For urban forester Kyle Dingus, Loudoun is a tree-lover’s paradise.
“If you’re a tree nerd, this is a cool county to be in,” Dingus said. “If you look at Loudoun and the Virginia Piedmont as a whole, it’s an ecological crossroads. You have species from the Coastal Plain coming in and meeting mountain species. We’re the northernmost range for some species and the southernmost range for [others] …We have absolutely amazing soils for tree growth.”
Dingus, who’s officially been the county government’s tree guru since early 2019, is a familiar face in Loudoun’s environmental community thanks to his five previous years as field forester for the Virginia Department of Forestry. Dingus has been a regular guest at nature walks at Purcellville’s Chapman-DeMary trail in past years, getting both adults and kids excited about trees and conservation. This Saturday, Dingus leads a program called The Life of Forests at Morven Park in cooperation with the Loudoun Wildlife Conservancy.
Dingus, who is part of the natural resource team within the county’s Department of Building and Development, handles just about everything tree-related in Loudoun, from review of tree conservation and forest management plans to field visits and monitoring threats to trees from insects, disease and weather.
“We want safe infrastructure and happy trees,” Dingus said. “We know that when trees are established in a community and doing well, there are a lot of great secondary benefits.”
Educational outreach is one of Dingus’ favorite parts of the job. The self-described “tree nerd” is somewhat unusual among the forestry crowd because he’s also a people person.
“A lot of foresters want to be in the woods all the time, but I realize that your tree knowledge isn’t worth very much if we can’t translate that to folks and make them inspired,” DIngus said. “I really love teaching, and I think that if you want folks to care about trees, we should inspire them with the knowledge of why trees are great and why they’re a really important part of our community. A lot of good things happen because trees are here.”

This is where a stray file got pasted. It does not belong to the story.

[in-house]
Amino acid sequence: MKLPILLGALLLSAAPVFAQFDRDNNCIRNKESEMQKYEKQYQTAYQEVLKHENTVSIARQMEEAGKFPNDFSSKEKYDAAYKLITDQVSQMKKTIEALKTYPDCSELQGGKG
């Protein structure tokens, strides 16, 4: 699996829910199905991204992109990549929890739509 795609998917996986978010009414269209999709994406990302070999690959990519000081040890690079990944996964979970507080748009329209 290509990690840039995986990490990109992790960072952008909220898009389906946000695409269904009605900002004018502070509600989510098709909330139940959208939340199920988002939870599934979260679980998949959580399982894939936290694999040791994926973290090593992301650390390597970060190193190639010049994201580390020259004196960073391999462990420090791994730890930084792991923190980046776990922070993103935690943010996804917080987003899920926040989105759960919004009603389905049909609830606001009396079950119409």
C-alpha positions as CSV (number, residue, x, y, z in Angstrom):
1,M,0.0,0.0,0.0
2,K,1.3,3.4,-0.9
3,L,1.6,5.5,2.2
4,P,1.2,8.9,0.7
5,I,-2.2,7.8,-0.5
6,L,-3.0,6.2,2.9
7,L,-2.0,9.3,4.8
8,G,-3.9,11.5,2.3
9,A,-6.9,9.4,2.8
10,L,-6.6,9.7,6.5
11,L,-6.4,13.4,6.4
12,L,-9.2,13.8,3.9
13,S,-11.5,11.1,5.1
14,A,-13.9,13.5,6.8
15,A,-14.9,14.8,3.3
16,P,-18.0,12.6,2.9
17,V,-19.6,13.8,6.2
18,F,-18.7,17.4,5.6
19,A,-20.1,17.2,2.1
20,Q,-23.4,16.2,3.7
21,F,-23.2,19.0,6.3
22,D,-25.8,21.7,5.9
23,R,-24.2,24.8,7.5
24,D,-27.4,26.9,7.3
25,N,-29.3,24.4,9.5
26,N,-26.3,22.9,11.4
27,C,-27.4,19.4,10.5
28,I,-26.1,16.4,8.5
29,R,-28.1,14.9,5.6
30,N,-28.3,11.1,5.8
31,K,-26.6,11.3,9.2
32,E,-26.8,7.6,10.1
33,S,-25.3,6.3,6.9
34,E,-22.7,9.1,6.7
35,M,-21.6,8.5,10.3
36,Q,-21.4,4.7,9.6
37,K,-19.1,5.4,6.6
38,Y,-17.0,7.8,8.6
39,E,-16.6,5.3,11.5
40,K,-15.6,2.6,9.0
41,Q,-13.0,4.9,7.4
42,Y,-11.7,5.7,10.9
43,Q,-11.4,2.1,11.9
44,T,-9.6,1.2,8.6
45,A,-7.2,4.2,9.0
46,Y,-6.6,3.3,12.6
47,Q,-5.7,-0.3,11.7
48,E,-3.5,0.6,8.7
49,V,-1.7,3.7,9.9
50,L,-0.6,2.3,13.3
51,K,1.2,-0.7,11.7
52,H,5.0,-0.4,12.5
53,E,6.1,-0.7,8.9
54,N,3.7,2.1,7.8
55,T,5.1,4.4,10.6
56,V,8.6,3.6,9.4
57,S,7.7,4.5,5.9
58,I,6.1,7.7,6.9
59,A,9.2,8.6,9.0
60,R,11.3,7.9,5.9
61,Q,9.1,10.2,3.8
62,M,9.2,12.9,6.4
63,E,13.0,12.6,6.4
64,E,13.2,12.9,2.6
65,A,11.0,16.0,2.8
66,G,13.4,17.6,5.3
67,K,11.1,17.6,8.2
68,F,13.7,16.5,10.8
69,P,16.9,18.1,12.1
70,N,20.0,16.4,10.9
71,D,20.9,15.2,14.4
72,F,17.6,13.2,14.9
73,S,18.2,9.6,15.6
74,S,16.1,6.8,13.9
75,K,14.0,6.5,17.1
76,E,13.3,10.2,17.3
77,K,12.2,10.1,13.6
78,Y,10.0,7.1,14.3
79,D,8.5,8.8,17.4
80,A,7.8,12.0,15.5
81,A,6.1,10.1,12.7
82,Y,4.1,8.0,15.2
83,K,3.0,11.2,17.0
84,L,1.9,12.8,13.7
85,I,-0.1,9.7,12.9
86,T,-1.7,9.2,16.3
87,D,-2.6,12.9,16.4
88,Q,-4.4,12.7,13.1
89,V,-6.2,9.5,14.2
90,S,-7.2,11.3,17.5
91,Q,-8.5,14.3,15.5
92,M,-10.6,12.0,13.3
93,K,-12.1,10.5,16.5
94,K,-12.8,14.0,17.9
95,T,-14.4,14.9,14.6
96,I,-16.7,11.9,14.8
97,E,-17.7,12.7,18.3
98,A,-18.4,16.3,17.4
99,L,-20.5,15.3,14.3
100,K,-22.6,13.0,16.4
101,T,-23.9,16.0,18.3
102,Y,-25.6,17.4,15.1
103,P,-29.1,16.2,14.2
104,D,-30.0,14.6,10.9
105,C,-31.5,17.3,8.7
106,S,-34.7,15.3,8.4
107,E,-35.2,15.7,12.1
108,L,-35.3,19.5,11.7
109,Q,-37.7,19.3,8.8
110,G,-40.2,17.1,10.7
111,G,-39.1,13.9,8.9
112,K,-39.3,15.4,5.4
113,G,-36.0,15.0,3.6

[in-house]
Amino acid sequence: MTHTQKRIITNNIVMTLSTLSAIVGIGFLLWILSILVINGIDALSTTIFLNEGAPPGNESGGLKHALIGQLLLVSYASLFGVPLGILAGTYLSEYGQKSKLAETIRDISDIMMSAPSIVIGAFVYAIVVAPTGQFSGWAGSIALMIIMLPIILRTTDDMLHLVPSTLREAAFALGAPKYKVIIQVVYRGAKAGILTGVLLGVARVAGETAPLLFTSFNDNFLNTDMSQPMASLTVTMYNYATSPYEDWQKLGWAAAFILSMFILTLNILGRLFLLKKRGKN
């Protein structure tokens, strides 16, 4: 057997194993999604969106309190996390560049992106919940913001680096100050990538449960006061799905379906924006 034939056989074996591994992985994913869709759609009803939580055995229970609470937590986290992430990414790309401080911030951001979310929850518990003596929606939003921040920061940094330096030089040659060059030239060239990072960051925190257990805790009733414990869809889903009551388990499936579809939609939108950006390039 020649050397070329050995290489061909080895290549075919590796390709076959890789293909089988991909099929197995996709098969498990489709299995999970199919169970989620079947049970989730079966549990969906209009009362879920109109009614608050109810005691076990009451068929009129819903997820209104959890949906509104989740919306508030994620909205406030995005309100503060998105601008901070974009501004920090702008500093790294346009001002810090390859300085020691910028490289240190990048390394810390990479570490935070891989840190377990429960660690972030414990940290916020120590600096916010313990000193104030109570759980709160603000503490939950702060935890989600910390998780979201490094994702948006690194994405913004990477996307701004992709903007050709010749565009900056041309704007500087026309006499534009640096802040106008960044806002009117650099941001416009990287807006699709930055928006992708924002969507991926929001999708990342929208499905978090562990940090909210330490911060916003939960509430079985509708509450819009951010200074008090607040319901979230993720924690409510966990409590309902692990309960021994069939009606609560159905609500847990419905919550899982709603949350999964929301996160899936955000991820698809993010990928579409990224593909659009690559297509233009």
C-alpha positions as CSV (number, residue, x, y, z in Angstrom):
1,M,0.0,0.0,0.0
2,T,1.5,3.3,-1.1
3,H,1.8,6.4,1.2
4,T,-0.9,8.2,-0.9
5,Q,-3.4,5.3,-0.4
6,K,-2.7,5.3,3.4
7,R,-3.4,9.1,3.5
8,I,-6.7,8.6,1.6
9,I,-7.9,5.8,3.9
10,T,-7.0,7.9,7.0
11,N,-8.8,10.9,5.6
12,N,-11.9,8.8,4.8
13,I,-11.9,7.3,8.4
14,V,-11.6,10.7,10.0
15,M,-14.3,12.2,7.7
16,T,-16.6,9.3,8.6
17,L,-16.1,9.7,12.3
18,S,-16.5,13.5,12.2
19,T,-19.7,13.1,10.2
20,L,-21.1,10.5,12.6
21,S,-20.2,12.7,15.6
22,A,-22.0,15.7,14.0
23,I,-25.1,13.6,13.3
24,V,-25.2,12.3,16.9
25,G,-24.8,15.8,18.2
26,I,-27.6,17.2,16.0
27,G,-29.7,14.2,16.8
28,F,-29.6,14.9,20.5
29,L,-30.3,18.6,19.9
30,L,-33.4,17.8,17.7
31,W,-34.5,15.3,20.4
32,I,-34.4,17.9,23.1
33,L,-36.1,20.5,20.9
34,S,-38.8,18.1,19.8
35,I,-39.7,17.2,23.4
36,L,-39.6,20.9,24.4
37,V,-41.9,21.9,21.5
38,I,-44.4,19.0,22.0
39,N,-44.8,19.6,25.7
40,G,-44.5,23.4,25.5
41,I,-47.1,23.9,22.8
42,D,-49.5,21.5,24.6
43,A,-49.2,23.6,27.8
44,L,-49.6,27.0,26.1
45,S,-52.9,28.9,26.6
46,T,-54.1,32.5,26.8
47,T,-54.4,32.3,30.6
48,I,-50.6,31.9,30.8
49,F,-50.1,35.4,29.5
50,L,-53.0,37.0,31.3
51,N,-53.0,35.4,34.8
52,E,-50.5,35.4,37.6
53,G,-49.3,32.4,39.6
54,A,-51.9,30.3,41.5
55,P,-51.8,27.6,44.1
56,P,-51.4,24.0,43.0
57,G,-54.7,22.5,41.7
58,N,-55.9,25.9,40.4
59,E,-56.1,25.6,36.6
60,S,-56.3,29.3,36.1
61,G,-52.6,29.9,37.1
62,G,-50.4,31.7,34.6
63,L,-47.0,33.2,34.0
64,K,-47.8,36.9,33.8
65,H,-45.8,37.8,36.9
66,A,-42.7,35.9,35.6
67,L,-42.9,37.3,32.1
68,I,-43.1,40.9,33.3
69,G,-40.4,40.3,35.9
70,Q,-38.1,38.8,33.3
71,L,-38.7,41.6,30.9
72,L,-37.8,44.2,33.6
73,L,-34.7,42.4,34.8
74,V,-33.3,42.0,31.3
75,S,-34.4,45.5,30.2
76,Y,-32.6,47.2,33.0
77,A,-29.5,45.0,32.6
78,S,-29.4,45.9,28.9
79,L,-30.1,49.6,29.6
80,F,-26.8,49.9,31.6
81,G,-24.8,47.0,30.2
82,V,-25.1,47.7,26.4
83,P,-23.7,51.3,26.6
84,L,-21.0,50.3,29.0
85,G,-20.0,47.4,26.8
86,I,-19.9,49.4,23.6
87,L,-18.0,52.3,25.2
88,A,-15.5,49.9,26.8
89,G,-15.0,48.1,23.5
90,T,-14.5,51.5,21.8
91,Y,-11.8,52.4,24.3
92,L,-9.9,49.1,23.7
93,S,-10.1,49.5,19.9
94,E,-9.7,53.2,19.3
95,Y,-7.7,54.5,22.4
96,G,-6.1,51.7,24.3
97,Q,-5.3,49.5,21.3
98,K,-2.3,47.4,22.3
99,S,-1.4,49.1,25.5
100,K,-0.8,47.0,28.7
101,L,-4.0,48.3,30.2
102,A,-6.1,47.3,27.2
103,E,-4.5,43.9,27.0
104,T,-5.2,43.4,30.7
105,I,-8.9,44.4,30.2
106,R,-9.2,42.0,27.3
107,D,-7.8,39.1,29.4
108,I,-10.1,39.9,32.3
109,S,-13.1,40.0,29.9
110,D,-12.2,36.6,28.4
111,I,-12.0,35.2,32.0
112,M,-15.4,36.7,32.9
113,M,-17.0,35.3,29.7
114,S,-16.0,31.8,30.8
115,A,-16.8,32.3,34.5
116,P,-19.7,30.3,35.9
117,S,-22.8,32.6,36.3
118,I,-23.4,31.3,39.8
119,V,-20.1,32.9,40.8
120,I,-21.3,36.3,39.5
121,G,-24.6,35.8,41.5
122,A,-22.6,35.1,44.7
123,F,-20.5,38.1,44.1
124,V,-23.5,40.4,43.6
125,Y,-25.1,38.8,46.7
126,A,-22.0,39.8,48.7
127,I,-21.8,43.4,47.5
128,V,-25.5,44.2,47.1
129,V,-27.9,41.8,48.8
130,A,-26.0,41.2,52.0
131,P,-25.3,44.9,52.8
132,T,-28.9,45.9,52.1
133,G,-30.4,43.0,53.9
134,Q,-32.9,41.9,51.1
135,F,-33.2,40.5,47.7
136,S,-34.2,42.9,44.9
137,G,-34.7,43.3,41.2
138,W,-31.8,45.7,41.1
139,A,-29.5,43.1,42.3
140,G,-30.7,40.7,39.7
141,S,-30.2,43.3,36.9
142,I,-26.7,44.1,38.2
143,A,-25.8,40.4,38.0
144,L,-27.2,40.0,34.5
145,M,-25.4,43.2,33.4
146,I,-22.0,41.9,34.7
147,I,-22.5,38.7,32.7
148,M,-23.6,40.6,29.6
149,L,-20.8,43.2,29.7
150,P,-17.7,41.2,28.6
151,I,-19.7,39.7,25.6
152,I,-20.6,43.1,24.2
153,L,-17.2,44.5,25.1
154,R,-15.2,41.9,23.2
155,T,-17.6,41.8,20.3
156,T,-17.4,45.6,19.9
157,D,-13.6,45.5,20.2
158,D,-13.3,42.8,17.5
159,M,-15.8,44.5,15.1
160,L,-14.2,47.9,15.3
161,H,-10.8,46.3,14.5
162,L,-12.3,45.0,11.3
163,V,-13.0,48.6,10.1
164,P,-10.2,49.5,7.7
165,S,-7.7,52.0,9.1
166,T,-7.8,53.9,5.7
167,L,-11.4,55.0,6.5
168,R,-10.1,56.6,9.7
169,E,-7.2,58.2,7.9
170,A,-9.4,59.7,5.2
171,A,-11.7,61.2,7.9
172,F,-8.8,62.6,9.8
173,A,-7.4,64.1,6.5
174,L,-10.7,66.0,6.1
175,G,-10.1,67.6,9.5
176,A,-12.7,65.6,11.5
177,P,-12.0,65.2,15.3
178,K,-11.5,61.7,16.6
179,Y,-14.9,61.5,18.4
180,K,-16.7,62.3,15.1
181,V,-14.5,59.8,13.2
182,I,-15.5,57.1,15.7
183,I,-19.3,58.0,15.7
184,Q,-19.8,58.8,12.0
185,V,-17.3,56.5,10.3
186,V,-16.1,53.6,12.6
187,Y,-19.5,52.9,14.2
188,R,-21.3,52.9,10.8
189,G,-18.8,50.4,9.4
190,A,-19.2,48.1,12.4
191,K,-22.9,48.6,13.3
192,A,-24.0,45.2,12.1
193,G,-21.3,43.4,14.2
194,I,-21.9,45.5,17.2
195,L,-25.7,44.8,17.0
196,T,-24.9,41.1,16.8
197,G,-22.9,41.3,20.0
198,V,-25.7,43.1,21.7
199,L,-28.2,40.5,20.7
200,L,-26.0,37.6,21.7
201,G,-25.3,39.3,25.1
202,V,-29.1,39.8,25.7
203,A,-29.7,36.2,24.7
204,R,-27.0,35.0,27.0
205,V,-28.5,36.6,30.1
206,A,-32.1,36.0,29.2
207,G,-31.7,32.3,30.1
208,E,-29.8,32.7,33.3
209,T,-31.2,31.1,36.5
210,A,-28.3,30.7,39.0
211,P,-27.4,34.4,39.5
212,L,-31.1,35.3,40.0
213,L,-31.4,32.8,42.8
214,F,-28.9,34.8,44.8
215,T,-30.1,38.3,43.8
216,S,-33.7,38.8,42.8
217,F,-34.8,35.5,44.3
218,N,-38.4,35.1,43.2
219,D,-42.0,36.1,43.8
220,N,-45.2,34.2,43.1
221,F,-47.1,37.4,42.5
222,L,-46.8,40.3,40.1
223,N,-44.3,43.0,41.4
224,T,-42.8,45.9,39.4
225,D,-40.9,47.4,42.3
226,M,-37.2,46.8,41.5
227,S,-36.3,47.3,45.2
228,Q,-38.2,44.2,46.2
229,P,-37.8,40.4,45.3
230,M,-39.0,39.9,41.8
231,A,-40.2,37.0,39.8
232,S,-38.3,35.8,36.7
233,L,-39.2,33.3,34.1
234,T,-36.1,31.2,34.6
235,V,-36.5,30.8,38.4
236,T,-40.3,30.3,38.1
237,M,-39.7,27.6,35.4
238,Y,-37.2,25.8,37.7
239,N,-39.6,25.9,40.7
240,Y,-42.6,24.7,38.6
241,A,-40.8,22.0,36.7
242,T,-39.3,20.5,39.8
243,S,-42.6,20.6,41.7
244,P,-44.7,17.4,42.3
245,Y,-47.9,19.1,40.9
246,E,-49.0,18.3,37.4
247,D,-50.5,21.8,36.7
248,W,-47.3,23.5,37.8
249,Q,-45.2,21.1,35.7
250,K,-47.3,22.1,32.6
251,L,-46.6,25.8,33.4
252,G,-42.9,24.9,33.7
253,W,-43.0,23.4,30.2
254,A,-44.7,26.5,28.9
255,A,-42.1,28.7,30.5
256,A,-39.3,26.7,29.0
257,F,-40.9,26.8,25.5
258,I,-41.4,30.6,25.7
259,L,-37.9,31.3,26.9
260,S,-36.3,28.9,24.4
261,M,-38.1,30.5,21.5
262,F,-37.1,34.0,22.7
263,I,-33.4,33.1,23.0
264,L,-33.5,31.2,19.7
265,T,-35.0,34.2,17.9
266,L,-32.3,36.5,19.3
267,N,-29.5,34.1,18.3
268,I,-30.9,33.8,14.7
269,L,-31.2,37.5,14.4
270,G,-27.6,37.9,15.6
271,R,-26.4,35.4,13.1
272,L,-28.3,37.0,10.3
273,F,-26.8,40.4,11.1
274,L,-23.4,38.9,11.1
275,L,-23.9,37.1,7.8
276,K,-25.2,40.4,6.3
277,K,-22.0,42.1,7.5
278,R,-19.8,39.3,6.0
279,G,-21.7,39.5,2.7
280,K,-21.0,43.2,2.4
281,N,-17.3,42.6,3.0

Dingus’ Life of Forests talk starts out with basic tree biology and moves on to the ecology of forests, how they develop and how they’re managed over time. If time allows, Dingus will lead participants on a short exploration of Morven Park’s tree landscape.
“What I always love to do for people to help them understand that when we look at a landscape, when we look at a forest, we can read it like a book if we know what to look for. … I can read that ecosystem and know a bunch of secondary things,” he said. “My goal is to have a good time, have fun and learn about cool trees. I find if you can inspire a love of trees, you get more ownership and more buy-in for conservation.”
Dingus, who grew up in Culpeper County and earned his forestry degree from Virginia Tech in 2012, is a longtime nature lover and outdoorsman and was fascinated with trees from a young age. Tree species and growth patterns have always caught his eye, but along with the fascinating science involved with forestry, trees also have a philosophical appeal.
“They just have a calming effect on me,” Dingus said. “Trees are just innately peaceful.”
In addition to his day-to-day role working with developers to meet county standards for tree conservation and fielding questions and complaints from residents, Dingus runs the county’s annual Arbor Day photo contest. It’s a favorite not just because of the gorgeous photos, he said, but also the stories residents send in about the trees they love and why they love them. Dingus also operates Loudoun’s Big Tree Registry, which keeps track of the county’s beloved giants, many of which have been witnesses to history.
“When you go to a historical site like Oatlands, you have the buildings which were there at the time, but some of the trees were also alive at the time,” he said. “It’s really cool when you go up to those trees, and you can put your hand on them and say, ‘Wow, this thing was growing at the time all this history was happening.’”
Kyle Dingus’ Life of Forests program takes place Saturday, Feb. 29 from 2 to 4 p.m. at the Stone Barn at Morven Park, 17195 Southern Planter Lane, Leesburg. The program is free, but advance registration is required. For more information and registration, go to loudounwildlife.org